The Full Bench held that the termination would not be harsh unless there were discernable and significant mitigating factors in Mr Wililo's case (eg very long unblemished service).
Aperio Group v Sulemanovski (4 March 2011)
In another Full Bench decision, the employee, who was also a shop steward, had 14 warnings over four years for a variety of indiscretions, some of which related to safety issues. The incident which led to termination of his employment involved using a mobile phone near flammable solvents, despite signage prohibiting use of mobile phones.
Aperio offered Mr Sulemanovski the option of signing an undertaking acknowledging that his conduct was unacceptable, and pledging compliance with policies in the future. He refused, and was dismissed. The FWA Commissioner found that the reason for termination was the refusal to sign the letter, which the Commissioner characterised as an ultimatum, and therefore he was reinstated.
However, on appeal, the Full Bench found that the true reason for the termination was the employee's poor history of compliance with policies and procedures culminating in a serious safety breach, amounting to a "continued pattern of disregard".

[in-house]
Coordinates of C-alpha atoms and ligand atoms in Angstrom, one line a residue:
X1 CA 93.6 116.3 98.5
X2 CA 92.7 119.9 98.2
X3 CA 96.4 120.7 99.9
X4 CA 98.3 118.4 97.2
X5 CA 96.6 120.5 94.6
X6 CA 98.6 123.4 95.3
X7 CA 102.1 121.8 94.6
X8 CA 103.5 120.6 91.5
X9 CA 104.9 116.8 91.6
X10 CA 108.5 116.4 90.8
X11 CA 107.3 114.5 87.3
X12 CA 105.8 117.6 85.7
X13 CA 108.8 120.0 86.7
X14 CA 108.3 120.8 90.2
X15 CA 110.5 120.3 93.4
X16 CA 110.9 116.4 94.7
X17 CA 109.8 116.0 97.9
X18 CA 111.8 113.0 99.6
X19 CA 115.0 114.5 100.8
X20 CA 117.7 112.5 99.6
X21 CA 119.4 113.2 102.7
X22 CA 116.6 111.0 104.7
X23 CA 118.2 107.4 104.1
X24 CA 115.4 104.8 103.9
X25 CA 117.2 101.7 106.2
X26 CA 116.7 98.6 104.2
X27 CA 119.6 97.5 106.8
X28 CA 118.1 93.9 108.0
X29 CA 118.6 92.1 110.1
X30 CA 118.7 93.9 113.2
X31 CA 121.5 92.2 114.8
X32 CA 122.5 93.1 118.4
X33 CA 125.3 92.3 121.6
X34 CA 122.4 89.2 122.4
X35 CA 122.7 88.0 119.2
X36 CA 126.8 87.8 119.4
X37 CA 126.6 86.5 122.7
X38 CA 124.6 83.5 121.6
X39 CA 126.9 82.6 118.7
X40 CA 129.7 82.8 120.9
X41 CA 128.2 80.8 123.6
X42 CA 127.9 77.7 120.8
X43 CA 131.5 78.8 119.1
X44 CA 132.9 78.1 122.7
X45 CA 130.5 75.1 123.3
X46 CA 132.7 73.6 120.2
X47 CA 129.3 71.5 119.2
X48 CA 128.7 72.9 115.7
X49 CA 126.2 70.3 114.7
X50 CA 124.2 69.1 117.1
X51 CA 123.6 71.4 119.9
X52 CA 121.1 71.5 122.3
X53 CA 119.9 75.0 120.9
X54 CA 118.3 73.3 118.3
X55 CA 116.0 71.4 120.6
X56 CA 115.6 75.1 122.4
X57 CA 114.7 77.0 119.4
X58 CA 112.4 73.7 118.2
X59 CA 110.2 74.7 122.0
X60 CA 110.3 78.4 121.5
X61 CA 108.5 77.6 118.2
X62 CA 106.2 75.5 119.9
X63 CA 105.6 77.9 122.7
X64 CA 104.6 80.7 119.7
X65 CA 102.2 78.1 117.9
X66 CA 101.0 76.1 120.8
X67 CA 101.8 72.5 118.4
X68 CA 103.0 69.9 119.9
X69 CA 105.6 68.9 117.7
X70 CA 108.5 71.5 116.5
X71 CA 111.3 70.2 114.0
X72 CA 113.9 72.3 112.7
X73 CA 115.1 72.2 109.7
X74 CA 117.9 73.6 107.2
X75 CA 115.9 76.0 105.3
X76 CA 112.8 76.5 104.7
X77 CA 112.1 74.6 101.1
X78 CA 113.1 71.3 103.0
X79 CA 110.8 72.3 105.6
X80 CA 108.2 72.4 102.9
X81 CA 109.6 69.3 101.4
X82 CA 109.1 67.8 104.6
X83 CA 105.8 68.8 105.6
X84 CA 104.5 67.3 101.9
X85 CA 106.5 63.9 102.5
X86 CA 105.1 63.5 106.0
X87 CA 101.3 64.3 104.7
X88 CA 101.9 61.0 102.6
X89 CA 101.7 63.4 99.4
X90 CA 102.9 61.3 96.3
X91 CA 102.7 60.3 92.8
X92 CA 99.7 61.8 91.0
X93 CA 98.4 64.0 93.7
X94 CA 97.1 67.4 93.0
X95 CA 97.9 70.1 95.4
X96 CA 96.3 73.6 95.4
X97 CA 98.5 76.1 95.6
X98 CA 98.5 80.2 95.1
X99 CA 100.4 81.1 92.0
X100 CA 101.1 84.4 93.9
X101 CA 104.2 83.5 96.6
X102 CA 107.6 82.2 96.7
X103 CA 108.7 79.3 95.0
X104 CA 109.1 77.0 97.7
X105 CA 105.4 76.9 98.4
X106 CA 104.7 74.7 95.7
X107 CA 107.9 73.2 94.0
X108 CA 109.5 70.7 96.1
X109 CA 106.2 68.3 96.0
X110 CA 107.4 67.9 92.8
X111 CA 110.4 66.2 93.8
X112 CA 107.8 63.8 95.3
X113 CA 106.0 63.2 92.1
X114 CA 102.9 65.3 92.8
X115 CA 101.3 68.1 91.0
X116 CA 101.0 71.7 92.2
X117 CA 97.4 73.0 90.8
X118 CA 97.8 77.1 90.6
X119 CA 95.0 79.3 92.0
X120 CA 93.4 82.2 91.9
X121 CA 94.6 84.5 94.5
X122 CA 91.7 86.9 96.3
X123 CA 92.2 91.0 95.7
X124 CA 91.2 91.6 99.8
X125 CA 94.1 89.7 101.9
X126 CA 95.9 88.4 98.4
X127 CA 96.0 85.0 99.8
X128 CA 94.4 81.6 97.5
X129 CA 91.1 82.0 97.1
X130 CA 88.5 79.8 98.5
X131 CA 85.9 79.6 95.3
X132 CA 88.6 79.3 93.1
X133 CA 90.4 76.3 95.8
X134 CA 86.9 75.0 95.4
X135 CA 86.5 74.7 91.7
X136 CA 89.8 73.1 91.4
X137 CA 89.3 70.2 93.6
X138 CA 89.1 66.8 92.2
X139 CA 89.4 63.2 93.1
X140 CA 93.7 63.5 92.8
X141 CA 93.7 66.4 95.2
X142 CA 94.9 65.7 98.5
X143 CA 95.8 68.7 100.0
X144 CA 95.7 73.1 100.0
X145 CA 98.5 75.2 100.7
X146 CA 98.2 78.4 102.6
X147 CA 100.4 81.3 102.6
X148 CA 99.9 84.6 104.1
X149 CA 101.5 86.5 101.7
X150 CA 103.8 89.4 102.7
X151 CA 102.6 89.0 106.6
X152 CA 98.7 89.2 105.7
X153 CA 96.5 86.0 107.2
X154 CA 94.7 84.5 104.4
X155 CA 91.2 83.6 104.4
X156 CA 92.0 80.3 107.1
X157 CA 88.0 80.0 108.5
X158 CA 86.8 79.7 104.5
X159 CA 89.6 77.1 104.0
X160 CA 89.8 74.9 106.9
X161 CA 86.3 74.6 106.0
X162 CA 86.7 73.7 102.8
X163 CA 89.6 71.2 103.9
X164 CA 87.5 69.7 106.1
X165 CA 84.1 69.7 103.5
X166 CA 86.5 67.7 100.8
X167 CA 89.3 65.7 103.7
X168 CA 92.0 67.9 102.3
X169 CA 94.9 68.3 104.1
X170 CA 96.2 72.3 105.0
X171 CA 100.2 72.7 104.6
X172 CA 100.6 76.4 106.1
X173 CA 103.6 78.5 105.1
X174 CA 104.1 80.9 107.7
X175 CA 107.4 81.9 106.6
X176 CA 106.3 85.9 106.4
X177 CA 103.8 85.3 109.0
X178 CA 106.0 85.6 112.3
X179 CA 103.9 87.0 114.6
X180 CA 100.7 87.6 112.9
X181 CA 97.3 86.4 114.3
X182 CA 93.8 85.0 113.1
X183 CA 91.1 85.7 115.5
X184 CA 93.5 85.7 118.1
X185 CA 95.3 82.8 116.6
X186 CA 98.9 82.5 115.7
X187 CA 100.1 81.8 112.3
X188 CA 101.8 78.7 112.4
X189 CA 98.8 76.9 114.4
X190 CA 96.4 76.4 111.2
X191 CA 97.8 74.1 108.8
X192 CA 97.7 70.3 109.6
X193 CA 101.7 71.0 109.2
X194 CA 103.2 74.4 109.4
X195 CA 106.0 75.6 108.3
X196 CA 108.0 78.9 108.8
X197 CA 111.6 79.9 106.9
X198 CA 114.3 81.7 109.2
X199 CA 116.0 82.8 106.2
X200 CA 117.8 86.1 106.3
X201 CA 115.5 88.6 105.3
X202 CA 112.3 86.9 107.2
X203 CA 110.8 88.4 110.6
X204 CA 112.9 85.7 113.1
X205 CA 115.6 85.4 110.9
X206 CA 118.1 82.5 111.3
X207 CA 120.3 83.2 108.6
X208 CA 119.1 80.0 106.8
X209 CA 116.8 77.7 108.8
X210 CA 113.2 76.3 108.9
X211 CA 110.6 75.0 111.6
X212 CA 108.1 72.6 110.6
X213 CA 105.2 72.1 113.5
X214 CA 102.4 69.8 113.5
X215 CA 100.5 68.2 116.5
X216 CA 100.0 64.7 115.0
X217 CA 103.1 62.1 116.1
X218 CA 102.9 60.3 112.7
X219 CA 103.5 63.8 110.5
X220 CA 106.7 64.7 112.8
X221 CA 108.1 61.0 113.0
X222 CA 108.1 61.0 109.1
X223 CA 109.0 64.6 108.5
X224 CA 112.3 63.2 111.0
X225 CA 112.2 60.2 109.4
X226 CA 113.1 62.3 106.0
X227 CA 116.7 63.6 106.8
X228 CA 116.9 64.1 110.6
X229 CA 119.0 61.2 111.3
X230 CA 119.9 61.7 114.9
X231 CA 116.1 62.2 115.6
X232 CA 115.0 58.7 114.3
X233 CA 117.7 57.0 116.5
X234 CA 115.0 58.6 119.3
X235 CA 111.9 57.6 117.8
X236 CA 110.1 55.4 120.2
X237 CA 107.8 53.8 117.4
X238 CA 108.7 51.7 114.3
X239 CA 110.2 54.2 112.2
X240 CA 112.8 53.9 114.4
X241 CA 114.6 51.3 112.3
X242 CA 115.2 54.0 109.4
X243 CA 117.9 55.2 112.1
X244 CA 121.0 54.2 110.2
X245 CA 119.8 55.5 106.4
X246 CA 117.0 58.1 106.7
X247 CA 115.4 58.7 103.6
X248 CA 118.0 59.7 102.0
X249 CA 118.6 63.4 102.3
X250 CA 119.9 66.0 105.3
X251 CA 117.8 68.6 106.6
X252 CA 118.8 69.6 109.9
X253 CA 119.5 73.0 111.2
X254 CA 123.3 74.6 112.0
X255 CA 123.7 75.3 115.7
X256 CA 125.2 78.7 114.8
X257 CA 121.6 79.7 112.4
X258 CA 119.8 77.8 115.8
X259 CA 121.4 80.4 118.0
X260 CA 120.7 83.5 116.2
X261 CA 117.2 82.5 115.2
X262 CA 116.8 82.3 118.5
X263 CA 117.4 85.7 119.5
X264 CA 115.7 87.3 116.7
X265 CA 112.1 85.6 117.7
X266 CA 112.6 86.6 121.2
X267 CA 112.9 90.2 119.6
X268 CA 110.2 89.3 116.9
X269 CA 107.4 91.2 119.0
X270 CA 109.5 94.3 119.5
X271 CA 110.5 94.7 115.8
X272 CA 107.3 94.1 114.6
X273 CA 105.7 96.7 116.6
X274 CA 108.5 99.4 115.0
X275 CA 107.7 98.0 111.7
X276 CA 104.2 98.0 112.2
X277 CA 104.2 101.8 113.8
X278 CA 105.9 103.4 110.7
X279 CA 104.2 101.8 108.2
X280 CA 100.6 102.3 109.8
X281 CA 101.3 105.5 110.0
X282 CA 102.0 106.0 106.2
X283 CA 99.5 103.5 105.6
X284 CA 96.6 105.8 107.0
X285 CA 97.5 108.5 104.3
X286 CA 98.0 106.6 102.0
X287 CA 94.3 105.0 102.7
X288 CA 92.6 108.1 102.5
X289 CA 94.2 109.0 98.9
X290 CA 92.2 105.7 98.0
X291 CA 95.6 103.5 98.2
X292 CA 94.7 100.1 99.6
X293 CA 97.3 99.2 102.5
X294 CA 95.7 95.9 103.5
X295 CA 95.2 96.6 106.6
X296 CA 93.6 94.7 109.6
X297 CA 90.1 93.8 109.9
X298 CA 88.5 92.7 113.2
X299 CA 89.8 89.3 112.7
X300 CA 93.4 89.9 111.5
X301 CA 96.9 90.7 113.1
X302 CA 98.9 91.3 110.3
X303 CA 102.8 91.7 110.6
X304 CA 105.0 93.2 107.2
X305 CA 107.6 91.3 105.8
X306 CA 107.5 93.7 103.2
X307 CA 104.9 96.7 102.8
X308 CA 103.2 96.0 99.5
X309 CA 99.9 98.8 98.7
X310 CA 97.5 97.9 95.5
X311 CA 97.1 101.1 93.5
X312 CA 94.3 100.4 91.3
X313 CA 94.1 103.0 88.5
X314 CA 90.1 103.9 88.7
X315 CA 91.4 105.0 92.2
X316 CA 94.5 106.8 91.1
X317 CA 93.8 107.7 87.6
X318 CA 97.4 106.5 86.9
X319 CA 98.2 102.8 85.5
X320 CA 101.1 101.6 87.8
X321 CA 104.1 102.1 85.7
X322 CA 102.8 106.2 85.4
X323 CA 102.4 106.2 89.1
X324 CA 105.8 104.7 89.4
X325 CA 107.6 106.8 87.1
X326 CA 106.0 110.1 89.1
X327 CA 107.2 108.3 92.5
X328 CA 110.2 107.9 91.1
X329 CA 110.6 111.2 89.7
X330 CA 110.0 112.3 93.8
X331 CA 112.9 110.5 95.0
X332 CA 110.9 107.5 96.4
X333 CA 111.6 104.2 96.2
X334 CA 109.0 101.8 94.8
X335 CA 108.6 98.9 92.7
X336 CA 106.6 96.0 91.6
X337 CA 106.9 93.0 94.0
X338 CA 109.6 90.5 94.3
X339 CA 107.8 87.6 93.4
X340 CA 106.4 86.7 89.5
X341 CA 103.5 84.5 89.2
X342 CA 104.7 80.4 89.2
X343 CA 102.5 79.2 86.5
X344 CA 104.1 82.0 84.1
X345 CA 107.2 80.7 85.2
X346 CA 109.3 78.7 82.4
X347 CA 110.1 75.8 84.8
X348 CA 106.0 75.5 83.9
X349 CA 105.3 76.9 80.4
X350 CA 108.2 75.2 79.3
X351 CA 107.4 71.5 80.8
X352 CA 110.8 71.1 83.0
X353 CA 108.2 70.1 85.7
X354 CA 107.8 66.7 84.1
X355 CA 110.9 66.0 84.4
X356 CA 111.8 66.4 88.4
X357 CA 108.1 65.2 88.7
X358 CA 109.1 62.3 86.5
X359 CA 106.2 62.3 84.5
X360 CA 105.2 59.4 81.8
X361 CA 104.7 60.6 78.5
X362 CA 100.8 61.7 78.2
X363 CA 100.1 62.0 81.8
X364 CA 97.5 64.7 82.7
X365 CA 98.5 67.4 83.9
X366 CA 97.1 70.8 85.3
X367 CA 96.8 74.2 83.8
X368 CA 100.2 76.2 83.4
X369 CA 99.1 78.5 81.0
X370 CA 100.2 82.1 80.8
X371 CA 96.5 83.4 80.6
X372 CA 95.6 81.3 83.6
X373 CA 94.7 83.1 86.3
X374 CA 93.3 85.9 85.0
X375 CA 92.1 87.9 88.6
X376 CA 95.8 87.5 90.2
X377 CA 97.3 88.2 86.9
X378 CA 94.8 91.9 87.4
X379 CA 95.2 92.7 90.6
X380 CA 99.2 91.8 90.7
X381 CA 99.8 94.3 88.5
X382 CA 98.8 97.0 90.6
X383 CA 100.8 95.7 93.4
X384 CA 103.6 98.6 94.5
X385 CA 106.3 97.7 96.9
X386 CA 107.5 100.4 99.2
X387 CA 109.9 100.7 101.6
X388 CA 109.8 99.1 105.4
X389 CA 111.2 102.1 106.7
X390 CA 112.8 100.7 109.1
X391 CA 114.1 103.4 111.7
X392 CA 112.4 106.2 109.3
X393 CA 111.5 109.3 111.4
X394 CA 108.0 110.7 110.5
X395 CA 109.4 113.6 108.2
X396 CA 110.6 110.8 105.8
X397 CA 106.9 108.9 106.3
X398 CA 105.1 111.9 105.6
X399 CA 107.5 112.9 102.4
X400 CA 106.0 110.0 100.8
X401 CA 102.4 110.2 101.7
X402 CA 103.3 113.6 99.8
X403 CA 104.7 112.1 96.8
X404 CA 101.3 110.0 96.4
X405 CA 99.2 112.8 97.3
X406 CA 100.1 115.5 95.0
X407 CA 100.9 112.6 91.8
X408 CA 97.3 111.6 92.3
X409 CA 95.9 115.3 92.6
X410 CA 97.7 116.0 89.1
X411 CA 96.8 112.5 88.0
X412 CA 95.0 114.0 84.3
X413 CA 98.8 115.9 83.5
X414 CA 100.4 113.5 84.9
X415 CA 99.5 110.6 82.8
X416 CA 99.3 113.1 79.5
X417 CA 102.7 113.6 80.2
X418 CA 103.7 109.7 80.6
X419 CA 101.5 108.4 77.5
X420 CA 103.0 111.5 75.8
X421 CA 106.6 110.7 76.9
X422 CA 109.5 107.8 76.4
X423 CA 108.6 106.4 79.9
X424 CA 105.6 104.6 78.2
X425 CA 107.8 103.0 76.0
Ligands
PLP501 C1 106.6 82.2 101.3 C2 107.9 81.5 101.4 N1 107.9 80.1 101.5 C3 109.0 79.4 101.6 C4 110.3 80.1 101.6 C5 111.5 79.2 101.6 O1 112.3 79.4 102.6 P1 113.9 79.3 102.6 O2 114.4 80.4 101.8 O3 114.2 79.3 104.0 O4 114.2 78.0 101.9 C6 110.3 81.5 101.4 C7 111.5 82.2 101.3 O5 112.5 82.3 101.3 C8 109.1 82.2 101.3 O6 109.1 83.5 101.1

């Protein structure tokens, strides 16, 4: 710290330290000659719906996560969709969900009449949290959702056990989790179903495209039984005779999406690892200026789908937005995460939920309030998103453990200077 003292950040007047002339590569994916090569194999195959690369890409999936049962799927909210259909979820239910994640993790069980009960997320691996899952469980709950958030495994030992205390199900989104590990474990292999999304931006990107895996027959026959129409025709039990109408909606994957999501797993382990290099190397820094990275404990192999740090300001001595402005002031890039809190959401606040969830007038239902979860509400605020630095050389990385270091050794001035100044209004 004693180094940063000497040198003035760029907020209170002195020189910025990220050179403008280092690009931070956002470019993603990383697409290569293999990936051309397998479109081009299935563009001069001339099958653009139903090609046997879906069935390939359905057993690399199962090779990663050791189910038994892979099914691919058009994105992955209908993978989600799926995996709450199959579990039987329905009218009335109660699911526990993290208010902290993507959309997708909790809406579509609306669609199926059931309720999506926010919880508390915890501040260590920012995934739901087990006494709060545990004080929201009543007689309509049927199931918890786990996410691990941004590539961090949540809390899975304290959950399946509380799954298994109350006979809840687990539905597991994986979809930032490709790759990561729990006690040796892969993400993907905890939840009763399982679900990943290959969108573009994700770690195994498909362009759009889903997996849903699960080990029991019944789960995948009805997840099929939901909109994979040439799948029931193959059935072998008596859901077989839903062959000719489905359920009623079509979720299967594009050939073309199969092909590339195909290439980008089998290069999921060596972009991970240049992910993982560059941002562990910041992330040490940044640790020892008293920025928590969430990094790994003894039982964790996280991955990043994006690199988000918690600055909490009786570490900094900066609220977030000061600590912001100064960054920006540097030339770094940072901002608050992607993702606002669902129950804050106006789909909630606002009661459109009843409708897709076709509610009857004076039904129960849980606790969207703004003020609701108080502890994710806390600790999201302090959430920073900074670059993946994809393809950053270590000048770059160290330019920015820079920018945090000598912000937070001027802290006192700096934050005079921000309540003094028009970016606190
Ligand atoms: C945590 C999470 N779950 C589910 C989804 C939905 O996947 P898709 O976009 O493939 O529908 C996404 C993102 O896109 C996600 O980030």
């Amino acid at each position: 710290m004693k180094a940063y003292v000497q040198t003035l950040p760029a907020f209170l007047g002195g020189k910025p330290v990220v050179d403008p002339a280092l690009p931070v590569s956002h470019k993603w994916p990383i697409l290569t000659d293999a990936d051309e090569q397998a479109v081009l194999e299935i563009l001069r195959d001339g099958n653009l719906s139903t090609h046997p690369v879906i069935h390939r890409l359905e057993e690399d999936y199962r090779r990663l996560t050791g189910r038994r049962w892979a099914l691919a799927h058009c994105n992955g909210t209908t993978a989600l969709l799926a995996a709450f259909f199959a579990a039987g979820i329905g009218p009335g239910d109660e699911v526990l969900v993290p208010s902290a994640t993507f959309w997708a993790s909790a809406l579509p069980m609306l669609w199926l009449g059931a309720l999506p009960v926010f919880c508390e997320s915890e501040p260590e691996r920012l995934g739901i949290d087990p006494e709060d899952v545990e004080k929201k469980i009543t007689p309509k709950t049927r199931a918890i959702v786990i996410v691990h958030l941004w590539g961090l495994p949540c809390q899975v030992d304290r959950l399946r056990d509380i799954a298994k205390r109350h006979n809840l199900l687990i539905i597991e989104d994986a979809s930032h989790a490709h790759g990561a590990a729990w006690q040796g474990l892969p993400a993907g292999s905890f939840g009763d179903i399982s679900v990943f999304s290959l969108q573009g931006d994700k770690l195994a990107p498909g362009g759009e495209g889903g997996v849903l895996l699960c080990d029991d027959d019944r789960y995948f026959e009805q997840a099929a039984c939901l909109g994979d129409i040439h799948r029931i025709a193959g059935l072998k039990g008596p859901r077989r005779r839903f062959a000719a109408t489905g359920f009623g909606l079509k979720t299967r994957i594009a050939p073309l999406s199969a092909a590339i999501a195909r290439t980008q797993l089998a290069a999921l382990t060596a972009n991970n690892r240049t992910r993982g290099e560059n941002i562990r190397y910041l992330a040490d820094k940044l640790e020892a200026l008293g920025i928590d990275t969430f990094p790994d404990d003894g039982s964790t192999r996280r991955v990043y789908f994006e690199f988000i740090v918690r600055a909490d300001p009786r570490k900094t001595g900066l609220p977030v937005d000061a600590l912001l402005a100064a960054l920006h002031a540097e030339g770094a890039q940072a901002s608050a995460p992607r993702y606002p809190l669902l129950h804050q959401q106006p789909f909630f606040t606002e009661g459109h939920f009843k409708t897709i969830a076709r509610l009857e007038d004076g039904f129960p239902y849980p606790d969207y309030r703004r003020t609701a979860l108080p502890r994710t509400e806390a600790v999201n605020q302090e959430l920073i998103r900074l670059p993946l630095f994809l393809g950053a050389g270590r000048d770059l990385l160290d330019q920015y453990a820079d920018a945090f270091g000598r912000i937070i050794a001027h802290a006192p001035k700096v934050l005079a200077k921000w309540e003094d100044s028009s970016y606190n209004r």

There was no evidence to support his claim that he was treated harshly because he was the union safety representative. Use of the mobile phone in the proximity to solvents was a clear breach of policies that were well known to him and he had been given ample opportunity to respond to the allegation. It was found that reinstatement was plainly inappropriate and his application was dismissed.
Starkey v Coutts Transport (20 January 2011)
Mr Starkey challenged his dismissal for using a mobile phone while driving a fuel tanker through a country town. He had previously been reprimanded for using his mobile while driving, and had promised twice that this would not happen again.
He argued that the mobile phone records failed to verify that he was using the phone at the time that witnesses reported seeing him doing so, and he claimed that he often drove with his hand against the side of his face and this is what the witnesses had observed.